Executive Summary
Canoeist Pathogenic Illness Guide


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Rivers and seas in the UK are used as a disposal site for human waste, especially sewage. The ensuing risk of infection to watersports participants has traditionally been accepted with resigned stoicism.

More recently increased environmental awareness, and changes in the law of legal liability, have raised questions about the risk of infection. This study is designed to review published literature in order to assess the risk to canoeists, and to see what advice can be given to reduce that risk.


One category of pathogens which cause infection are those which go into the river with sewage and other human waste. Bacteria and viruses can cause gastroenteritis, and other skin, eye, ear and respiratory tract infections.

Other pathogens are blue green algae, which can contain potentially fatal toxins, and Leptospira spp, which can lead to another potentially fatal illness called Weil's disease.

Tests have been developed to measure the potential infective risk of water using indicator organisms. By enumerating the quantity of certain common human intestinal bacteria in a water sample it is possible to assess the degree of sewage contamination, and hence an indication of potential risk.


Early investigations in America (1953) assessed the risk to bathers on fresh and marine bathing sites. It was found that there was a small illness rate amongst the general population (both gastrointestinal and skin/eye/ear infections) and that bathing increased the illness rate by between 30 and 85%. This study was later used to produce bacterial water quality standards based on faecal streptococci, although the weak epidemiological basis for the standard was widely questioned.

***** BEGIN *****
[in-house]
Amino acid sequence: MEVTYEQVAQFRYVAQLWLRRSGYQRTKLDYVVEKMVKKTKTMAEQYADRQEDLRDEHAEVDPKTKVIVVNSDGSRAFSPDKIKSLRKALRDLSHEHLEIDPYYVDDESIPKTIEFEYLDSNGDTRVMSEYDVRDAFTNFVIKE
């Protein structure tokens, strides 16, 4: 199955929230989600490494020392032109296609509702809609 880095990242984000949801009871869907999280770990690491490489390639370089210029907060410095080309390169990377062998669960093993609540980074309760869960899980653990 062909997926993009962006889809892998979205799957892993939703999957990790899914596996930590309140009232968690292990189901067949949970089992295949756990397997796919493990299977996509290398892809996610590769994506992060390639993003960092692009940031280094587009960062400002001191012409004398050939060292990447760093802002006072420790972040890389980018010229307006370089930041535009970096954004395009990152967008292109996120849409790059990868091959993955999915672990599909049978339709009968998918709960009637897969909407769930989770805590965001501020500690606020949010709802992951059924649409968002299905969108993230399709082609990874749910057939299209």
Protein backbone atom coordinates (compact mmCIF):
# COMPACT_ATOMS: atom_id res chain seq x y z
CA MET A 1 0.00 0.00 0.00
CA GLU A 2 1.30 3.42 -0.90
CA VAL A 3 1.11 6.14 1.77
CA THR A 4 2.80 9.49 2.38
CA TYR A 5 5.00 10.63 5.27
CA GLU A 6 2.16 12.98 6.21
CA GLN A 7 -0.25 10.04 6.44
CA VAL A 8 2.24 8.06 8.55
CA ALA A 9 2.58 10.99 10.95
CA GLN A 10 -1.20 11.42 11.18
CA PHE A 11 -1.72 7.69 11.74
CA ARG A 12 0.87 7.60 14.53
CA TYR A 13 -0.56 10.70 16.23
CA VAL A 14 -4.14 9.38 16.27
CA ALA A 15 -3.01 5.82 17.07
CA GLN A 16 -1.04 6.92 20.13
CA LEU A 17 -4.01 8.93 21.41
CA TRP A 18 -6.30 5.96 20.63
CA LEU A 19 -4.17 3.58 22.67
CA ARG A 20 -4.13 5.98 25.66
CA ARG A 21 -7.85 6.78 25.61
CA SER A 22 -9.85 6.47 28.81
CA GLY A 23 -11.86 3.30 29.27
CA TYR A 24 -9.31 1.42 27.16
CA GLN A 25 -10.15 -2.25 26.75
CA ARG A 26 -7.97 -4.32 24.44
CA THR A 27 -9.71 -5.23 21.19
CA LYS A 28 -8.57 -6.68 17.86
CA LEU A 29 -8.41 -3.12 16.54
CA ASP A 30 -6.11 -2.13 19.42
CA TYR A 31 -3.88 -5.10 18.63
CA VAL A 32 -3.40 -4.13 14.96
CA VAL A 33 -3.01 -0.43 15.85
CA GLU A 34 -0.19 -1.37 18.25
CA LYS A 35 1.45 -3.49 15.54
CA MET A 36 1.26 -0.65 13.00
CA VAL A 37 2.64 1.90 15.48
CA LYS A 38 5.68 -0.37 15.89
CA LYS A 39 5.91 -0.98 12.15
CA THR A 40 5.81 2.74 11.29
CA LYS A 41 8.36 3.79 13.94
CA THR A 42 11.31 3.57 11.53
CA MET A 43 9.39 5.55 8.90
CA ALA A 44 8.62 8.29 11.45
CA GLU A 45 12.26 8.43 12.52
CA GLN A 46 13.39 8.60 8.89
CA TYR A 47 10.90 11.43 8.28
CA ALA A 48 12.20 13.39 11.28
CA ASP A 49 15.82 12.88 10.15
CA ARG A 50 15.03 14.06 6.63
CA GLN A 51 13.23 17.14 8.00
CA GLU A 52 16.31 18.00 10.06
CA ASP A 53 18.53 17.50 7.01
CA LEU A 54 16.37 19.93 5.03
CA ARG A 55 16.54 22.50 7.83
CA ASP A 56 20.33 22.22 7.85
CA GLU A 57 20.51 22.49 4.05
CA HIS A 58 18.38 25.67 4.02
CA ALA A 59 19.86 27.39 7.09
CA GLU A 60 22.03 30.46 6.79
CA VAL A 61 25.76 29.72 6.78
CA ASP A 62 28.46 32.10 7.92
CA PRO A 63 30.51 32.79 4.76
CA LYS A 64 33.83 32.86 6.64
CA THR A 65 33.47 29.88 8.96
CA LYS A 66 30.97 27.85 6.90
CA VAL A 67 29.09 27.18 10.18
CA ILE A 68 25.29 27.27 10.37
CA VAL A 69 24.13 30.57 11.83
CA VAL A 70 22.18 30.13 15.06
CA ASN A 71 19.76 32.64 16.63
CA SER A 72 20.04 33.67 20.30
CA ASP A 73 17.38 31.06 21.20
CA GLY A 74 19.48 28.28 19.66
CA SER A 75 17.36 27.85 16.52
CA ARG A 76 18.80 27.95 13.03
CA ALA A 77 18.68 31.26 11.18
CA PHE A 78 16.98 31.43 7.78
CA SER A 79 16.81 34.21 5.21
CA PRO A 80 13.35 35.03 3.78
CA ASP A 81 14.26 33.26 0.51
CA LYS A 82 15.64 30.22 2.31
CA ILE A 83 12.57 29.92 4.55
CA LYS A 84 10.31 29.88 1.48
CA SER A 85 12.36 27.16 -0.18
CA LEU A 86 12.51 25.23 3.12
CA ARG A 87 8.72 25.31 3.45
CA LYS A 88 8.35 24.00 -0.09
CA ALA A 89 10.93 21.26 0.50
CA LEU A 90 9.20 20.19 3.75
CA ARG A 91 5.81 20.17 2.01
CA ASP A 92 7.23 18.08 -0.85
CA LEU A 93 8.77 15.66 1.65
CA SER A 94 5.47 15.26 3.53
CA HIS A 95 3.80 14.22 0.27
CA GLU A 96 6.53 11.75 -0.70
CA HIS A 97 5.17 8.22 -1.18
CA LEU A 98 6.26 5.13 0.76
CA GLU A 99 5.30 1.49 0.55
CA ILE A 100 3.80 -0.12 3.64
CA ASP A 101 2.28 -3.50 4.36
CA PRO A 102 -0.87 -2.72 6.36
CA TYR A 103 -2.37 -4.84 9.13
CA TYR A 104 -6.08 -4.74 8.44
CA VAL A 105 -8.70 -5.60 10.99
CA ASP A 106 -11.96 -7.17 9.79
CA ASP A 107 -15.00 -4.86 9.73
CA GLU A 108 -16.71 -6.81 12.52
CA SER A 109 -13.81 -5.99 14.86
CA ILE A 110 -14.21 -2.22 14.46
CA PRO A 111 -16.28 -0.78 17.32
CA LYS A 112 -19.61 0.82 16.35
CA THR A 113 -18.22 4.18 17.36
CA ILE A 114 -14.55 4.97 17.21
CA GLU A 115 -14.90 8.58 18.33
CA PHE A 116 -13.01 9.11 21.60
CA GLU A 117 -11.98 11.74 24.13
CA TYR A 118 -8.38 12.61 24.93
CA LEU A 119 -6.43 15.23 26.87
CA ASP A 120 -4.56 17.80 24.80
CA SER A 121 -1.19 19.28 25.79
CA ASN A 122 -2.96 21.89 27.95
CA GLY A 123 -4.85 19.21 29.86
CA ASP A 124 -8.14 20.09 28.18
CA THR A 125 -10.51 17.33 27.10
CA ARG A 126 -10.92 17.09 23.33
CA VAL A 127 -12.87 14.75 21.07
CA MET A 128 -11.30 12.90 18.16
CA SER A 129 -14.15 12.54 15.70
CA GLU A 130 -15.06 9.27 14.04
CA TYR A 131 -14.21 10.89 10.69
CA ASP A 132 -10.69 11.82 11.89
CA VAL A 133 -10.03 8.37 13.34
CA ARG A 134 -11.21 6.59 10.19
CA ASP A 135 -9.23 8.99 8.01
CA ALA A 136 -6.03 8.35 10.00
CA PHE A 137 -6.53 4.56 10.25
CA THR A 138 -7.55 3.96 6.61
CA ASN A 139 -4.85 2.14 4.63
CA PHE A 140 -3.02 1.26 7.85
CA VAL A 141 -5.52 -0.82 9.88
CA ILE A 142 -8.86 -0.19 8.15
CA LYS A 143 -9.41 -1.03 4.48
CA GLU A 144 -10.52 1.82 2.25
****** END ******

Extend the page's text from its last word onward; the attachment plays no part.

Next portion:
In the UK a PHLS study into cases of poliomyelitis and enteric fever caused by bathing found a negligible risk to health, although as they were only looking at serious notifiable diseases they did not measure the minor infective risks commonly associated with sewage contaminated bathing water. This study was widely used in the UK to justify a lack of action in improving the biological quality of bathing sites.

More recently a number of large scale studies have been carried out all over the world. The study designs were fairly standard, using questionnaires to assess non-bathing illness risks and to enumerate illness symptoms, measuring illness rates in bathers and a non bathing control group, and simultaneously measuring the levels of indicator bacteria in the water. Allowing for illness effects from other causes, such as fast food, was a frequent problem in the statistical analysis.

The many studies produced similar results, with swimmers being typically almost twice as likely to report illness symptoms as non swimmers. The rates of illness increased with increasing bacterial indicator count, and with the number of swimming events, although the indicator organism which proved to be the best index of illness risk was different in each study. Non gastrointestinal illness symptoms such as skin, ear and eye infections were more common than gastrointestinal symptoms.

A small number of watersports related studies have been carried out, especially in white water canoeing. These used the same research designs as the bathing studies, and showed similar illness risks when canoeing on water of a similar biological quality. Canoeing on calm water (ie marathon racing) was shown to have negligible risk, even on more heavily polluted water. Studies at Holme Pierrepont showed that eating/drinking with wet hands increased the risk of infection, and that frequent visitors to the site (ie experienced canoeists) were much less likely to develop illness symptoms.